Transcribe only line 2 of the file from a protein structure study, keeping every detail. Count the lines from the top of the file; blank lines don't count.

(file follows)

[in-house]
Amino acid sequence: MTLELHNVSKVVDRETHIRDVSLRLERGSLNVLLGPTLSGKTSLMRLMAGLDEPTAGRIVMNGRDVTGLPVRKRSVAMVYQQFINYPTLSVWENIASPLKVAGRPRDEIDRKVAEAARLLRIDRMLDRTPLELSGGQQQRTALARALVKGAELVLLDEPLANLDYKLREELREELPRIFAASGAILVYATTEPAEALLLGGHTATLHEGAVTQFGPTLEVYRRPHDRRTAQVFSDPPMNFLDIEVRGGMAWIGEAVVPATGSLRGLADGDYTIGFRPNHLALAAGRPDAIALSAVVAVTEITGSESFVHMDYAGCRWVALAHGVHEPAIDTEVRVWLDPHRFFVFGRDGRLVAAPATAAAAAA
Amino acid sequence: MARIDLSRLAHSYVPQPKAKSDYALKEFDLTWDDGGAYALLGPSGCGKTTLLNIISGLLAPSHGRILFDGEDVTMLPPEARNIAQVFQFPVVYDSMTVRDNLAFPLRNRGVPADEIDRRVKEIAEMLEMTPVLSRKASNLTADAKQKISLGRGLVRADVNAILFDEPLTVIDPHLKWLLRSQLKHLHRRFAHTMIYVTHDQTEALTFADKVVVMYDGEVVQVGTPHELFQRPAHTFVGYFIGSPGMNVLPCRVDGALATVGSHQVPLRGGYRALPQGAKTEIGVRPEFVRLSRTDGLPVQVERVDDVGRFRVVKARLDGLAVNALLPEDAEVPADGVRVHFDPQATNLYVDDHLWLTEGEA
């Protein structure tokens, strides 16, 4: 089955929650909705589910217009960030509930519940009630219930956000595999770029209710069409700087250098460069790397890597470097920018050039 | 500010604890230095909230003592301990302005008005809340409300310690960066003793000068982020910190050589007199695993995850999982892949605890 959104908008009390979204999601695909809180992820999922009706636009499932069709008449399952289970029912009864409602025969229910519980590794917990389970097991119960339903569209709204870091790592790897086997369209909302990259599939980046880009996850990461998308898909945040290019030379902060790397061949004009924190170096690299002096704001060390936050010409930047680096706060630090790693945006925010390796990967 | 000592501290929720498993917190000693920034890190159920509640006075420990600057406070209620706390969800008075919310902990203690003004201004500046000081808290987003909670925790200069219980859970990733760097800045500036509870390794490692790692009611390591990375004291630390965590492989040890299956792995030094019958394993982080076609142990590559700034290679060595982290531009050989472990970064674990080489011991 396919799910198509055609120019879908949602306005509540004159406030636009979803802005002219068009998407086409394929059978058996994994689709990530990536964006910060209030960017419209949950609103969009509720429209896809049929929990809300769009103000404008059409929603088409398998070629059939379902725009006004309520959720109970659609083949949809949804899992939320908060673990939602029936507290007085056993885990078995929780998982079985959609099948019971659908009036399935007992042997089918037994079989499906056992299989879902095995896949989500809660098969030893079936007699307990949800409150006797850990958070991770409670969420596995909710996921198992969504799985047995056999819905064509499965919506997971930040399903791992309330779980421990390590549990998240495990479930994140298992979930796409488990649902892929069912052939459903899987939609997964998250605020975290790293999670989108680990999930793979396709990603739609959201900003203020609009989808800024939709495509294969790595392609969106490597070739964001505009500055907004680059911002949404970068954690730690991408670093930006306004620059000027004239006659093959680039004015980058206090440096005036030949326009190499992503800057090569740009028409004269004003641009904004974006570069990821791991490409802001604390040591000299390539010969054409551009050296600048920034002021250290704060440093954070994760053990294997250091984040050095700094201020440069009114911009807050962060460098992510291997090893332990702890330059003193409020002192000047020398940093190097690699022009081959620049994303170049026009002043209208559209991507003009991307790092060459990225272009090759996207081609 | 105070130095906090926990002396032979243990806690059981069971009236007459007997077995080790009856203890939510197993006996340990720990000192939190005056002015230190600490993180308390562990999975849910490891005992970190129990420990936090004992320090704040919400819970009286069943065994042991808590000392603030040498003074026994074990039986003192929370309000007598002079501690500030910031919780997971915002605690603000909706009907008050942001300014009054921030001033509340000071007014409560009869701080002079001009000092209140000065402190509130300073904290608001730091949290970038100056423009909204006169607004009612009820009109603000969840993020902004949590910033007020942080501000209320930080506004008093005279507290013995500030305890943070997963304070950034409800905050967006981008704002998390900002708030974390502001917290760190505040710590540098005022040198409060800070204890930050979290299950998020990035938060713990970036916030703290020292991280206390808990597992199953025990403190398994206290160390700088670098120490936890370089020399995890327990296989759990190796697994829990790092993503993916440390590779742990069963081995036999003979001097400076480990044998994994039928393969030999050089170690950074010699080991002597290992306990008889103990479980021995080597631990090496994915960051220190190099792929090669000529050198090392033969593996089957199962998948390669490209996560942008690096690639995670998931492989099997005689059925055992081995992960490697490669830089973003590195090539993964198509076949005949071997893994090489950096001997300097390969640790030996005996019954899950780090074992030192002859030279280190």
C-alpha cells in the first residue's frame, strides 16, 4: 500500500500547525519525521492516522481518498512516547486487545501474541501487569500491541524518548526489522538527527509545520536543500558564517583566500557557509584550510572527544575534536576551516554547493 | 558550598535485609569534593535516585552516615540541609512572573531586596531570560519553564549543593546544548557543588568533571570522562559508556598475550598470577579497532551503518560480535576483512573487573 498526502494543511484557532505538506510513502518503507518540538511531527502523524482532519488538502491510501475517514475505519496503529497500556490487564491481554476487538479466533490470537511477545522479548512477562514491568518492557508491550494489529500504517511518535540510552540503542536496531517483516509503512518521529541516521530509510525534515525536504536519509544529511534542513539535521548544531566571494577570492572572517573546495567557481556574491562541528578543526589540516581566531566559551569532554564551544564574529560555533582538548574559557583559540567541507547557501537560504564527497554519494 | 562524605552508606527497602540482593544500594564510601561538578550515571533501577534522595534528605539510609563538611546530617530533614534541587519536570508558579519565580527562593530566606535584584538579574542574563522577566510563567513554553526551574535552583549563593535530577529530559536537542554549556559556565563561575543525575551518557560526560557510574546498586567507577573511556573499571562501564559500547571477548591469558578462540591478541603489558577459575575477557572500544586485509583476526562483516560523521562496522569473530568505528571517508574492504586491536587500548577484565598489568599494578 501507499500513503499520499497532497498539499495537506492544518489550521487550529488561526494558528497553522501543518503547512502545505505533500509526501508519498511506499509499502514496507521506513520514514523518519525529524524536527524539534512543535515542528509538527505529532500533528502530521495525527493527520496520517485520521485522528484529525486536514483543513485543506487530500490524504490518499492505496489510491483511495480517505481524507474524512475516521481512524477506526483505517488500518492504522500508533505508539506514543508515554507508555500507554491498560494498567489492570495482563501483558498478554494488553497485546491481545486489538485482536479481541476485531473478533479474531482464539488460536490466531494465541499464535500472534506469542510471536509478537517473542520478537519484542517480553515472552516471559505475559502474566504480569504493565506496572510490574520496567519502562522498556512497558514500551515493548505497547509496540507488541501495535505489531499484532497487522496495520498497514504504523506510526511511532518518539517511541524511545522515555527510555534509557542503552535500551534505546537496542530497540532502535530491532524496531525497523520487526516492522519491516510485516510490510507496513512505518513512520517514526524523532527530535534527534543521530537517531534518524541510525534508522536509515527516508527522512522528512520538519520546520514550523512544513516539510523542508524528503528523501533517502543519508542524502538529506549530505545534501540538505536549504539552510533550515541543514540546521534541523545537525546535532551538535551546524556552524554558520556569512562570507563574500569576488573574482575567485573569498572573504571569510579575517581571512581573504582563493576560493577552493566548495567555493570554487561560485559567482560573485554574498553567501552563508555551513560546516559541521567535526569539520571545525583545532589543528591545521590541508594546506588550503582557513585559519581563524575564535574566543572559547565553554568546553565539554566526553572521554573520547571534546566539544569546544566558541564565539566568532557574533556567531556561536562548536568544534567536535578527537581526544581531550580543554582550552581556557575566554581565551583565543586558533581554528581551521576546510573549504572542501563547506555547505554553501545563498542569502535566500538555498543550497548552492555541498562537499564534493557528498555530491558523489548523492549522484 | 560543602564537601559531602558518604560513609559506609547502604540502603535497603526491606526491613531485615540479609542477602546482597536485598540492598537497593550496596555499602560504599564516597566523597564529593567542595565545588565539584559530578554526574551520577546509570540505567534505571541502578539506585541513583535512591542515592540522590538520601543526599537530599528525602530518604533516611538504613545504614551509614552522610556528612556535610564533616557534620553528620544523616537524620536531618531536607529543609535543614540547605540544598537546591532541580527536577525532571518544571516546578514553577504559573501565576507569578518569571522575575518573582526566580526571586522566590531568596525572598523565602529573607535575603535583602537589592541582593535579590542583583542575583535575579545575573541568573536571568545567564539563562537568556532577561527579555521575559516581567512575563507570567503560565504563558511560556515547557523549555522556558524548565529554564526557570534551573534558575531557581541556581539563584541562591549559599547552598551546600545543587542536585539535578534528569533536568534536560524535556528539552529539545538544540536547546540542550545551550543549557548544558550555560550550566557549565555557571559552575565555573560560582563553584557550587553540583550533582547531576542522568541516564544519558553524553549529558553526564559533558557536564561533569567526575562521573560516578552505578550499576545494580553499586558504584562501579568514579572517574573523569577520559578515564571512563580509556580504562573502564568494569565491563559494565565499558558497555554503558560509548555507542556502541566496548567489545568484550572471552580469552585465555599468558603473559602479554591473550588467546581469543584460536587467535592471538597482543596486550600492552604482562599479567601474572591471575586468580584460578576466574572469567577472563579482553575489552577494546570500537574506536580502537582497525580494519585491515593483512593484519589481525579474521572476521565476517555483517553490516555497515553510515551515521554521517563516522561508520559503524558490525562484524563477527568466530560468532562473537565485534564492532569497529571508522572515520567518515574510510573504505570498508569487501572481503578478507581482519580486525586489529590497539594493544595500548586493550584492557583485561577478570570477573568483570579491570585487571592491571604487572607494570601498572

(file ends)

Amino acid sequence: MTLELHNVSKVVDRETHIRDVSLRLERGSLNVLLGPTLSGKTSLMRLMAGLDEPTAGRIVMNGRDVTGLPVRKRSVAMVYQQFINYPTLSVWENIASPLKVAGRPRDEIDRKVAEAARLLRIDRMLDRTPLELSGGQQQRTALARALVKGAELVLLDEPLANLDYKLREELREELPRIFAASGAILVYATTEPAEALLLGGHTATLHEGAVTQFGPTLEVYRRPHDRRTAQVFSDPPMNFLDIEVRGGMAWIGEAVVPATGSLRGLADGDYTIGFRPNHLALAAGRPDAIALSAVVAVTEITGSESFVHMDYAGCRWVALAHGVHEPAIDTEVRVWLDPHRFFVFGRDGRLVAAPATAAAAAA